European road users’ risk perception and mobility : the SARTRE 4 survey.

Auteur(s)
Antov, D. Banet, A. Barbier, C. Bellet, T. Bimpeh, Y. Boulanger, A. Brandstätter, C. Britschgi, V. Brosnan, M. Buttler, I. Cestac, J. , De Craen, S. de Delhomme, P. Dogan, E. Drápela, E. Forward, S. Freeman, R. Furian, G. Gábor, M. Goldenbeld, C. Henriksson, P. Holte, H. Kraïem, S. Papadimitriou, E. Podlesek, A. Polic, M. Sánchez-Martín, F. Sardi, G.-M. Schmidt, E.-A. Silverans, P. Siska, T. Skládaná, P. Theofilatos, A. Below, A. von Yannis, G. Zaidel, D. & Zavrides, N.
Jaar
Samenvatting

The SARTRE (Social Attitudes to Road Traffic Risk in Europe) project started in 1991. It consists of a European wide survey about knowledge of road traffic laws and road traffic risks, attitudes regarding road safety issues, reported road traffic behaviours, transport habits and needs in several European countries. Various topics related to road safety are in the focus of the project such as alcohol, drugs, or phone use while driving, speeding, use of advanced driver assistance systems and the transport infrastructure and environment. The project’s goal is to compare the participating countries in order to recommend road safety measures at the national or European level. Indeed, as Jean-Pierre Cauzard wrote in 2004, “the various countries, beyond common aspects, obtain apparently different success in their policies to reduce road traffic risk. This is a reason to develop a comparative study to learn best practices from each other”. This is still perfectly true eight years later with, again, many differences in the road safety progress of different countries. Of course the question of how to improve road safety, year after year, requires considering carefully the human factors that guide behaviours such as motivations, risk perception or culture. In fact, technological developments of cars and infrastructures, including road signs and pavement markings, have already reached a very high level. Moreover, some new developments are forecasted to be developed or even generalized: alcohol interlocks (that prevents drink driving), Intelligent Speed Assistance (that prevents speeding), and even autonomous cars (that prevent driving!). Despite the considerable efforts of car engineers, and the crucial role of traffic laws to increase road safety with licensing and enforcement conditions, there will always be someone in the car that will have to make some decisions and inappropriate behaviours are often considered as contributing for a large part to accidents. That is why, with enforcement and road engineering, we need to search for behavioural improvements and how to achieve them. And that is the purpose of the SARTRE project. (Author/publisher) For more information see http://www.attitudes-roadsafety.eu/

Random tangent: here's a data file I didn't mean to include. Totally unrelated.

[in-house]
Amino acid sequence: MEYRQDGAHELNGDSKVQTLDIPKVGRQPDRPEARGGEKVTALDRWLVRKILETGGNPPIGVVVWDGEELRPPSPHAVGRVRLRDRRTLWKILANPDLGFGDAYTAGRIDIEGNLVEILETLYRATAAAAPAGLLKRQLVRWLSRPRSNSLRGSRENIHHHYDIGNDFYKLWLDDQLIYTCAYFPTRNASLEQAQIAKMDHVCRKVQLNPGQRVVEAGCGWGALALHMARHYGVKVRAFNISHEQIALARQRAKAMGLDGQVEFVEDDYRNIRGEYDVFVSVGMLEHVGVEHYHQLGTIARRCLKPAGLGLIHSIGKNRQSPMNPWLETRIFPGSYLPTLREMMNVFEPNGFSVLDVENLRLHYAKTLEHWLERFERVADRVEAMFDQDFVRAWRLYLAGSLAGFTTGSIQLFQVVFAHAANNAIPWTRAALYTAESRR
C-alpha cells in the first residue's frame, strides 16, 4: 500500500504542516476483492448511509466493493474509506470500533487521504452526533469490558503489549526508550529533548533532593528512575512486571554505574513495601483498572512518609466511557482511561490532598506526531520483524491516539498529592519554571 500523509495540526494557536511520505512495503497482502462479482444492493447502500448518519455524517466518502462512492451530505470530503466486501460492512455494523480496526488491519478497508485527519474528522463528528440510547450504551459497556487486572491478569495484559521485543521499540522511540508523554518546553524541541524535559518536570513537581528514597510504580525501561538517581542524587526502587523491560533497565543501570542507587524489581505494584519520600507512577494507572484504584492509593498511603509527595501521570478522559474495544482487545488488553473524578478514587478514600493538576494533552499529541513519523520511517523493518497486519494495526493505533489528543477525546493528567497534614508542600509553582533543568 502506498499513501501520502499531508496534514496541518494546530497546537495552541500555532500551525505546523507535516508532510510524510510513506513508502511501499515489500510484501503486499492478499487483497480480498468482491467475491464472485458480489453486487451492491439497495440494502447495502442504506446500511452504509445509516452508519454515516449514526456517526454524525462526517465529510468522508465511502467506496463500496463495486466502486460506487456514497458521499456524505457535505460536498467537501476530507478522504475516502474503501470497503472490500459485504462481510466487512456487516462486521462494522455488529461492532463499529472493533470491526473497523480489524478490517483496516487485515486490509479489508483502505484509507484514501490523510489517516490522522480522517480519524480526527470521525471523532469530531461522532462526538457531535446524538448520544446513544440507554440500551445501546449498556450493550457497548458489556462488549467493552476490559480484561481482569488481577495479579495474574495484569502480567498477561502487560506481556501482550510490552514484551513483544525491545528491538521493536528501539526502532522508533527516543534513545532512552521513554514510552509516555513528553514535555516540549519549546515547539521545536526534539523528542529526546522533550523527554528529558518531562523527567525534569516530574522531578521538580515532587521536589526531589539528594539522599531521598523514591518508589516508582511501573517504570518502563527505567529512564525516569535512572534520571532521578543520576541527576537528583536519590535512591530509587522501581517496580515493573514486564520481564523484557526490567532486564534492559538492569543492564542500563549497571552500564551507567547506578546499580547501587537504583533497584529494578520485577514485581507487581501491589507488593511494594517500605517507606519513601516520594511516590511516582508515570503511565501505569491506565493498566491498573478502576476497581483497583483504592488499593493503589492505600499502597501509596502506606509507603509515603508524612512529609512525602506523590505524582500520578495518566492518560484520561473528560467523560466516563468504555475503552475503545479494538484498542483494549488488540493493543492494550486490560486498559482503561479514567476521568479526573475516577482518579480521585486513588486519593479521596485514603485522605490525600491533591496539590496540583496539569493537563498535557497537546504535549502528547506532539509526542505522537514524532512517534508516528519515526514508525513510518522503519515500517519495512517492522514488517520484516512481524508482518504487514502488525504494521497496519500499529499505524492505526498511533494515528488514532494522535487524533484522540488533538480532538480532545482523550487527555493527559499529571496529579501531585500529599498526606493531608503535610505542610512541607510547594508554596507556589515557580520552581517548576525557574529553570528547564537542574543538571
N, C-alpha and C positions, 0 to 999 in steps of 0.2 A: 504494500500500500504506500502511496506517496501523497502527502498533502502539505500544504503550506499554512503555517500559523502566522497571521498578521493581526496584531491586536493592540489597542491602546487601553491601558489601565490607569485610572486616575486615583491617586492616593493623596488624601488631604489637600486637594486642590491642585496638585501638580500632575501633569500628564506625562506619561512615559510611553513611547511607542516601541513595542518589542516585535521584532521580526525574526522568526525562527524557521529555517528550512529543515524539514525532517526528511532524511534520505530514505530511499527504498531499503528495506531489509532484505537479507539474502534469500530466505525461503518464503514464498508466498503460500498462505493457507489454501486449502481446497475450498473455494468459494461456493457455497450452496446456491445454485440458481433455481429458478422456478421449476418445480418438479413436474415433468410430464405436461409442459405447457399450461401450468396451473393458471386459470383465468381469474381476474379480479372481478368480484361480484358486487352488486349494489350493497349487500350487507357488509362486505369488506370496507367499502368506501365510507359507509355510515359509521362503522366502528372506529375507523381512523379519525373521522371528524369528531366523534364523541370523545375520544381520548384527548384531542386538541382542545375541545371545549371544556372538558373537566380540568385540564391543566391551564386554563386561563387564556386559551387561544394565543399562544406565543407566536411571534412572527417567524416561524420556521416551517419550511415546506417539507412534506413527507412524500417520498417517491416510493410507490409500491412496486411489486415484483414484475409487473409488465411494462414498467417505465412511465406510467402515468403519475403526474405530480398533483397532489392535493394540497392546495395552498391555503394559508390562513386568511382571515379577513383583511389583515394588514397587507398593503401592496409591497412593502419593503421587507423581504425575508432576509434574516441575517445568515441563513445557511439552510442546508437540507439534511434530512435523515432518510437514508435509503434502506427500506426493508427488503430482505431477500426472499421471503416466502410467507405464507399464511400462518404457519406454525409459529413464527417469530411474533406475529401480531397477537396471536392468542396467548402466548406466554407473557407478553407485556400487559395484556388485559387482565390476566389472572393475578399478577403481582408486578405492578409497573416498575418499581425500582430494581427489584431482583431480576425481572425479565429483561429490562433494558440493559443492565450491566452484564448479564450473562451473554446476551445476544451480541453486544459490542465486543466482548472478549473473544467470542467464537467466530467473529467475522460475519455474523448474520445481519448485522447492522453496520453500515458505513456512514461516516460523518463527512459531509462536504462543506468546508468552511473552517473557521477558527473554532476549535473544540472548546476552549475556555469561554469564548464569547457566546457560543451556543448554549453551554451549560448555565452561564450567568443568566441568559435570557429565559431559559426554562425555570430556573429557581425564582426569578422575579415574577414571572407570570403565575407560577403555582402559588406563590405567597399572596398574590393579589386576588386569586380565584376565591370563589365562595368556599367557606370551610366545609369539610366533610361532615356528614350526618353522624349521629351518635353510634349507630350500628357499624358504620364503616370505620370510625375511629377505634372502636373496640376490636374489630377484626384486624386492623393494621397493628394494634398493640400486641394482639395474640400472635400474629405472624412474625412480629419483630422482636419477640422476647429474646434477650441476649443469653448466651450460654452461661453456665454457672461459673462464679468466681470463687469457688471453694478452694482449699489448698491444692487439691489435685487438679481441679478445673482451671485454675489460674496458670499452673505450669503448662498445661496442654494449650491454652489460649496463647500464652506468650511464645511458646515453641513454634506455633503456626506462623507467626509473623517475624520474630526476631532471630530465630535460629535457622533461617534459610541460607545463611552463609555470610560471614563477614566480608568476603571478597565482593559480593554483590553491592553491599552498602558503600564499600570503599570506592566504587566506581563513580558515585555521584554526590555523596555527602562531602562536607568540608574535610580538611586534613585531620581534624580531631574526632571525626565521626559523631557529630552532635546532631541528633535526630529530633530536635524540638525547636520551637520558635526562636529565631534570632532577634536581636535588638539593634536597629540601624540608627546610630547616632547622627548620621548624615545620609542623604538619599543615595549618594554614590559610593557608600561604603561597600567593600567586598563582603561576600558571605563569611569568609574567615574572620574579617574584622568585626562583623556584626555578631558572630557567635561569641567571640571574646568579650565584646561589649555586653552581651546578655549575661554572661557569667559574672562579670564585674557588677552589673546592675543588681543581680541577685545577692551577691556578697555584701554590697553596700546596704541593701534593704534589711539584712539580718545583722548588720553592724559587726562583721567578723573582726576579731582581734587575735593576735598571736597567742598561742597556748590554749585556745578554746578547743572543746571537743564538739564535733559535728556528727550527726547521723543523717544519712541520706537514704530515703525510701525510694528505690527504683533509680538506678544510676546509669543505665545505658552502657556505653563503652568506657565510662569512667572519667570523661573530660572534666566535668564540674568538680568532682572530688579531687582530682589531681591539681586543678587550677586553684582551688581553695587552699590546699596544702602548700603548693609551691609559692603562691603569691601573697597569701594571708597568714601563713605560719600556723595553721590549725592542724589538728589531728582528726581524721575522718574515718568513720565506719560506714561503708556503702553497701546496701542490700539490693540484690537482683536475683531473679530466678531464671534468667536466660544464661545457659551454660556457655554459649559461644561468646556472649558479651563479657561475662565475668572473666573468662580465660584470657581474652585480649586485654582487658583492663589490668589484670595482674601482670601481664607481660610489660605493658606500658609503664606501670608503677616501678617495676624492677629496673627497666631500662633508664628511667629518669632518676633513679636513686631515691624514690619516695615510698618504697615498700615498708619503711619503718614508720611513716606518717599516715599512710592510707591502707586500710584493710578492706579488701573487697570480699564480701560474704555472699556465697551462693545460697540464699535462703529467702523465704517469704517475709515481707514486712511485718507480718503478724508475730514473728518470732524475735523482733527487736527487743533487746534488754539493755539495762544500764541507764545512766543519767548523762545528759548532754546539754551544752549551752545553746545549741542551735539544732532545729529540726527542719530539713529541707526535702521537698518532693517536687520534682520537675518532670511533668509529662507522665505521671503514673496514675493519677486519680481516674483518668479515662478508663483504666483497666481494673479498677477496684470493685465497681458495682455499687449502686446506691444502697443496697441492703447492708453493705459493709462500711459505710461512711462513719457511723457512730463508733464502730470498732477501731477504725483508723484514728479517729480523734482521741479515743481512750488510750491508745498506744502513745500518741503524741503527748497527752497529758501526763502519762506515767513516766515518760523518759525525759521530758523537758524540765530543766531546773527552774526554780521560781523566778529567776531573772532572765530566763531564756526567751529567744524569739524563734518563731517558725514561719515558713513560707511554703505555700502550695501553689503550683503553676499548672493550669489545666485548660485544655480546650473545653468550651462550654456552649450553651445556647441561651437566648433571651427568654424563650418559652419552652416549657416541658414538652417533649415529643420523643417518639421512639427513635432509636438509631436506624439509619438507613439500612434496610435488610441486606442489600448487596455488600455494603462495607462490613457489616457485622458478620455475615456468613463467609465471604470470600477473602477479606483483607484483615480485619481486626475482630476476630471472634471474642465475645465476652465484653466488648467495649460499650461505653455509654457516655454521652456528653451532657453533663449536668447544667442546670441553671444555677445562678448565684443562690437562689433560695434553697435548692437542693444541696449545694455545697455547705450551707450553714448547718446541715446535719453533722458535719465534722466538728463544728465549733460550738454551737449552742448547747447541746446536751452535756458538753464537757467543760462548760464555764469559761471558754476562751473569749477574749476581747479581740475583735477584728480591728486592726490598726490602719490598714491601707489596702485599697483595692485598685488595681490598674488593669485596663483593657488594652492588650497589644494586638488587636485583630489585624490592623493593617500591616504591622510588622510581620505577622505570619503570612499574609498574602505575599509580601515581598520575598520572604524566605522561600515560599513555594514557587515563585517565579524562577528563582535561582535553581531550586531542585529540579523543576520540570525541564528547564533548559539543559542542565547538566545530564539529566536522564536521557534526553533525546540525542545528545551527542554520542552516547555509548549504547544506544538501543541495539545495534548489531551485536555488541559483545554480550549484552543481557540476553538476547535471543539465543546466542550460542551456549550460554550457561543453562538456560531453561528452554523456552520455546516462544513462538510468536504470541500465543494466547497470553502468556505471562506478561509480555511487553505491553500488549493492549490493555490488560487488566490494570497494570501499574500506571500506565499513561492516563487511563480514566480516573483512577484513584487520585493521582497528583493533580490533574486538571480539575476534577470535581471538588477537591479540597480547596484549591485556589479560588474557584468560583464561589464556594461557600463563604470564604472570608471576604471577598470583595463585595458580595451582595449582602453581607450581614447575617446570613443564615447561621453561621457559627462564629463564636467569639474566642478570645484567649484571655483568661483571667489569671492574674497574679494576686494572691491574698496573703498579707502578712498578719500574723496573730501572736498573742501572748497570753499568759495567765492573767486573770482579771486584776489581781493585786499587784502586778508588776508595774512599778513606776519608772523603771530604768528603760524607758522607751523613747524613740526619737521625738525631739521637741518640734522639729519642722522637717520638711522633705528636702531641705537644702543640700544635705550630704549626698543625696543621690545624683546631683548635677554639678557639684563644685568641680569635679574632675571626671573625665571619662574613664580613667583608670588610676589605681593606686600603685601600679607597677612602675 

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Publicatie

Bibliotheeknummer
20122607 ST [electronic version only]
Uitgave

Brussels, European Commission, Directorate-General Mobility and Transport (DG MOVE), 2012, 496 p., 219 ref.

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